Density Is Not A Cost-Effective Solution To Traffic Congestion!
COST Commentary This is a posting in this series of articles which contrast transportation realities with perceptions and promotions of many. Austin and many similar U.S. cities, developed after the introduction of the automobile, are pursuing density as a major solution to traffic congestion with the theory that if people live in higher density, they will drive less resulting is reducing congestion. There are many previous COST postings and comments that this approach has no success models and that the reverse is actually true: the higher the density, the greater the congestion. Basically, higher density may result in slightly less driving per person, but the increased number of people result in more driving in the area, causing greater congestion.
A new research study, by Professors at the University of Pennsylvania (Wharton School) and Brown University confirms this reality with one of the more thorough analysis we have seen. However, COST does not totally agree with the research study’s authors regarding suppositions which have nothing to do with the major research conclusions regarding the relationship between density and driving.
This papers conclusion is: “In sum, while dense urban development may well be desirable because it provides a residential environment where people want to live and that make them work more productive (e.g., Rosenthal and Strange, 2008), it is probably more costly to manipulate driving behavior through densification policies than through congestion pricing or gasoline taxes.” (bold highlighting added by COST)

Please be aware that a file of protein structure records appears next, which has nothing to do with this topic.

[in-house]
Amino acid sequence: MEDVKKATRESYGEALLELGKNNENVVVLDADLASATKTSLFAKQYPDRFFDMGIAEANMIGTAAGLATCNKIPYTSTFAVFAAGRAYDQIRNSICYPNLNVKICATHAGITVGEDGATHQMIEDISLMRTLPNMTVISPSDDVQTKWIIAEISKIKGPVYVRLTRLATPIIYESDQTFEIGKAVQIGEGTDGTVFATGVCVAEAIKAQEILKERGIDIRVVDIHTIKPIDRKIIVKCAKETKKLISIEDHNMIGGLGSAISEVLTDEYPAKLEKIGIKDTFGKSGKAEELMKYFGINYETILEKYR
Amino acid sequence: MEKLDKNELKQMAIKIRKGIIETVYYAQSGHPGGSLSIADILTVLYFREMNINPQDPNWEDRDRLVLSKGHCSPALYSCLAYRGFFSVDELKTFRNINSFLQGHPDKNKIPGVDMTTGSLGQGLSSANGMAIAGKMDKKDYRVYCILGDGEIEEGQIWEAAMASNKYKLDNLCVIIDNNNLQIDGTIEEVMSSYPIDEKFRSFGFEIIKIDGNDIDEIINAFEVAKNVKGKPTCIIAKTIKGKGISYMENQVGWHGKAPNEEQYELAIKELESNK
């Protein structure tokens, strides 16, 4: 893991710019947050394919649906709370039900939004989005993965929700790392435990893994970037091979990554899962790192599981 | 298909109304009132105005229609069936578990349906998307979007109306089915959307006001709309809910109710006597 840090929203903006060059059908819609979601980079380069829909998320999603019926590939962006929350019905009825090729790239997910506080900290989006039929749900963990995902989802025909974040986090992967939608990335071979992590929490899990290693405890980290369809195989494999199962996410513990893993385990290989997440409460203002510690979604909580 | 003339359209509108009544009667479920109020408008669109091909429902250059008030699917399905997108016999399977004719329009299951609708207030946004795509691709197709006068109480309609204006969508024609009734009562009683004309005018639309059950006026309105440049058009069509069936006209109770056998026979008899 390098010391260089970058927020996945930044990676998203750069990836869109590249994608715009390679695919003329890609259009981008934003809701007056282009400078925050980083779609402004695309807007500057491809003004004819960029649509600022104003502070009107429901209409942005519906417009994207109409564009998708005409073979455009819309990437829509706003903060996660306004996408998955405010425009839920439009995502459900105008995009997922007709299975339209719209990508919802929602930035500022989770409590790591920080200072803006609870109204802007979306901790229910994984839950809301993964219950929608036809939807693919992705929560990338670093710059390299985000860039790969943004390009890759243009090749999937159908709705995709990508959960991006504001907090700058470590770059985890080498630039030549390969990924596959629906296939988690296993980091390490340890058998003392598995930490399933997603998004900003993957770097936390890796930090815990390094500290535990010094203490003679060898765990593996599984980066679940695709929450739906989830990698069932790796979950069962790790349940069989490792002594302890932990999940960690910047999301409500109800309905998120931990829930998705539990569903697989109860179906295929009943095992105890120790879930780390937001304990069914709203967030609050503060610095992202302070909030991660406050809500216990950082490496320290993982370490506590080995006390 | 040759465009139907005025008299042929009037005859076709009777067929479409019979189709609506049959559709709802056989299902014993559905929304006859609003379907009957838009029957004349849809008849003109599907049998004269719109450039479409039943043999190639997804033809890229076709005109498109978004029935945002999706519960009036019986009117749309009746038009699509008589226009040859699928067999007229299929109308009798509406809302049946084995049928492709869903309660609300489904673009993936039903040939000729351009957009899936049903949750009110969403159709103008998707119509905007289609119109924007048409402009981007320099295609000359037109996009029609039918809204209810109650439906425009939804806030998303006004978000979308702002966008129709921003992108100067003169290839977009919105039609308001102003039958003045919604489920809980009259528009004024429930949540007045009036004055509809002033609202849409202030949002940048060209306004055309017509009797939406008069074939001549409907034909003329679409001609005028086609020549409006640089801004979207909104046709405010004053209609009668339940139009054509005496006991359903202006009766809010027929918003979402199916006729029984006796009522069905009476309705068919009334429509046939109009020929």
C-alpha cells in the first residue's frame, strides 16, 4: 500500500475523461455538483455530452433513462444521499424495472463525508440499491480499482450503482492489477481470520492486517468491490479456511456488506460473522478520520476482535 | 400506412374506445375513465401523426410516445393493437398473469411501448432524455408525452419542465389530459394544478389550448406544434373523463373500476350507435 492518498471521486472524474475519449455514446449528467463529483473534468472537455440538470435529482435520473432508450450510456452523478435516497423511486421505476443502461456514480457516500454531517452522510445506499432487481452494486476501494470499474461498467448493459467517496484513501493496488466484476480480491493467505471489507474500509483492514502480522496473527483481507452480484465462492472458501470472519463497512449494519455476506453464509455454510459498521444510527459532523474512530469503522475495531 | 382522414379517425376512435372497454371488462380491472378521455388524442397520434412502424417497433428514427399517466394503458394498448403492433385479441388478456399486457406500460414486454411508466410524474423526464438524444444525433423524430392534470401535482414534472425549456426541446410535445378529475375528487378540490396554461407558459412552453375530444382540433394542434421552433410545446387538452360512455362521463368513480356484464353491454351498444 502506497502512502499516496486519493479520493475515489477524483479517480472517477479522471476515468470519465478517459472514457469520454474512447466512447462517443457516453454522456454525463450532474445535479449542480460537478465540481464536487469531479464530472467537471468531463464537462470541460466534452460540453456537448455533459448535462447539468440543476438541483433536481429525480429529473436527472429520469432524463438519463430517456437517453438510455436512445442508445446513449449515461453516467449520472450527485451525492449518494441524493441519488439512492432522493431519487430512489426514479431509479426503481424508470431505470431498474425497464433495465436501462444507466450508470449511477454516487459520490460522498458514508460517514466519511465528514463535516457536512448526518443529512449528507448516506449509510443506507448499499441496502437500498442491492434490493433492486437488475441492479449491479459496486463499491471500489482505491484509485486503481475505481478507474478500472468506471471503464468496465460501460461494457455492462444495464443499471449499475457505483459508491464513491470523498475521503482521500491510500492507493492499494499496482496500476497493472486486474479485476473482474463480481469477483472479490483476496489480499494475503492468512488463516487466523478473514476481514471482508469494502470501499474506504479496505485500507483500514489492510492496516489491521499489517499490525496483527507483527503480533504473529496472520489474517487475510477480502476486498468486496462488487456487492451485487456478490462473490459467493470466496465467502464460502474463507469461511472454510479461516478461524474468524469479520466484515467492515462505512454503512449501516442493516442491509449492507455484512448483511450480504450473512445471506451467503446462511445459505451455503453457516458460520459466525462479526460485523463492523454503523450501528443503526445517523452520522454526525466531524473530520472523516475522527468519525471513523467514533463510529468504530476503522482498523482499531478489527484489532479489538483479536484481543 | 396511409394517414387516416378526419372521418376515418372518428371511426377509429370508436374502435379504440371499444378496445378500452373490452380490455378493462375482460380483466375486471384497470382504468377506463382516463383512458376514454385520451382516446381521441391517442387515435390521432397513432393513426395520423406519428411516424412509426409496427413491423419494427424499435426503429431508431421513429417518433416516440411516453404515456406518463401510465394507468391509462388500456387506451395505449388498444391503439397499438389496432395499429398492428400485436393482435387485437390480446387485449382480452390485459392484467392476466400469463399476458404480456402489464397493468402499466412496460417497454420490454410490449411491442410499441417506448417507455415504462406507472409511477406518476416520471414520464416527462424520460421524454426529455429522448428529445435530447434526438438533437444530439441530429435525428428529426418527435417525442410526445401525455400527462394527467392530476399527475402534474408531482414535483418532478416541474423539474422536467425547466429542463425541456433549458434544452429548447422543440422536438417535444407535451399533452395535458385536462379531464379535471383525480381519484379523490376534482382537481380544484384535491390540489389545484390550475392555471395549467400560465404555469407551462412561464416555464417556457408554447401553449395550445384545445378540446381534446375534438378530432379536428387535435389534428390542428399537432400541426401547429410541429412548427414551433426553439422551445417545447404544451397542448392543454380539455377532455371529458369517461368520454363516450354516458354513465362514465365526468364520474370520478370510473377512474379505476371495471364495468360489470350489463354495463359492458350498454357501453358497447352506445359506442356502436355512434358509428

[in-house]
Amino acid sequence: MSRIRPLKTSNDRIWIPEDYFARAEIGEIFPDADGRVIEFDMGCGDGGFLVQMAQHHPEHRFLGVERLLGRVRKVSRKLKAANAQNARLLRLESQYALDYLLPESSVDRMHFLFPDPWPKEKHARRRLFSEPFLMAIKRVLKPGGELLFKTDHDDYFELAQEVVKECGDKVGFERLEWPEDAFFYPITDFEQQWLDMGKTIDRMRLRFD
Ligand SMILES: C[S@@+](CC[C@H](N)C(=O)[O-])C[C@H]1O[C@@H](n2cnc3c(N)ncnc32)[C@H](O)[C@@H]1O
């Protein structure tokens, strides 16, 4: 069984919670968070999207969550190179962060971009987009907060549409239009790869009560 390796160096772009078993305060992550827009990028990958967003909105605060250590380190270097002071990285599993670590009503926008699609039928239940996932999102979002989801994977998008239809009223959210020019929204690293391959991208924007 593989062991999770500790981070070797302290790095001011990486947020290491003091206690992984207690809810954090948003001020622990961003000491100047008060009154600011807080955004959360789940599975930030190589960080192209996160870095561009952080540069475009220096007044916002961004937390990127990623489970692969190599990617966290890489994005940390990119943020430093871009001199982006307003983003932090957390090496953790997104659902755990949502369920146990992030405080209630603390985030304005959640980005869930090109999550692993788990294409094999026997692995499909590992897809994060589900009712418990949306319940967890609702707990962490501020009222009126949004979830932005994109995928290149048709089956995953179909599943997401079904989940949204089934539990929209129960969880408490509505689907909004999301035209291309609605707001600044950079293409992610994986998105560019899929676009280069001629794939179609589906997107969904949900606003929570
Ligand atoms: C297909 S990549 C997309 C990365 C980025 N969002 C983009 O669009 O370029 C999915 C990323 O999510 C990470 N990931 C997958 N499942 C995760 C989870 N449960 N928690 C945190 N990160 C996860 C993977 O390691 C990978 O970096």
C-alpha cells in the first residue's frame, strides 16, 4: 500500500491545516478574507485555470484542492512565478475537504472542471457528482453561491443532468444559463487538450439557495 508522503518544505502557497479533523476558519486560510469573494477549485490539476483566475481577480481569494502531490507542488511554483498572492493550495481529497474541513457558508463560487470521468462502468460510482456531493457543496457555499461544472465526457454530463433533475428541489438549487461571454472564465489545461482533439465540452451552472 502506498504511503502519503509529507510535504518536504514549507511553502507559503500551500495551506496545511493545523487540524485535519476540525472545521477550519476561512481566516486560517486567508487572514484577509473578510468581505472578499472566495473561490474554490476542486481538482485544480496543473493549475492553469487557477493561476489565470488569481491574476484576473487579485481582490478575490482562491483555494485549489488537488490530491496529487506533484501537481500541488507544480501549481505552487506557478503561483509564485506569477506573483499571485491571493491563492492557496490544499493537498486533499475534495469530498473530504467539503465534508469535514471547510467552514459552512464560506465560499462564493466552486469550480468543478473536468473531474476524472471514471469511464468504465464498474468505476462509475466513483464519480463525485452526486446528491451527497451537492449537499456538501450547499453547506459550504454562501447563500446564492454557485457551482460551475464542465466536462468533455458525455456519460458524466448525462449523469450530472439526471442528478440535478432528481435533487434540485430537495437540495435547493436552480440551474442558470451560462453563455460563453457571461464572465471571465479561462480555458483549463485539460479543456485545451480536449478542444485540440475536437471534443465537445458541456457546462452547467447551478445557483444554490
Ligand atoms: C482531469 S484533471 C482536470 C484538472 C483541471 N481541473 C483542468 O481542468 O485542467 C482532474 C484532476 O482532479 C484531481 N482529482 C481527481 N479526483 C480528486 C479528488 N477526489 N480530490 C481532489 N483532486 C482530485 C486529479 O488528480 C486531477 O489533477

Below is a Knowledge@Wharton introduction to its shorter discussion of the very technical, full research paper which is referenced below the Knowledge@ Wharton summary:
Feb 09, 2016, Knowledge@Wharton
As urban areas become more congested, and concerns over the environmental damage that can be caused by vehicle emissions grow, many municipalities are adopting land use guidelines that encourage compact development. A city with greater density, they theorize, will reduce the need to drive by bringing services and retail closer to the areas in which people live.
But new research co-authored by Wharton real estate professor Gilles Duranton finds that such policies may not have as great an effect as planners believe. In “Urban Form and Driving: Evidence from U.S. Cities,” Duranton and Brown University professor Matthew A. Turner find that increases in density cause only minimal decreases in aggregate driving, meaning it is unlikely to be a cost-effective policy for responding to traffic congestion or automobile-related pollution.
Duranton recently talked with Knowledge@Wharton about their findings and how they might be applied by businesses or governments.
An edited transcript of the conversation appears below.
Full research paper:
Urban form and driving: Evidence from US cities: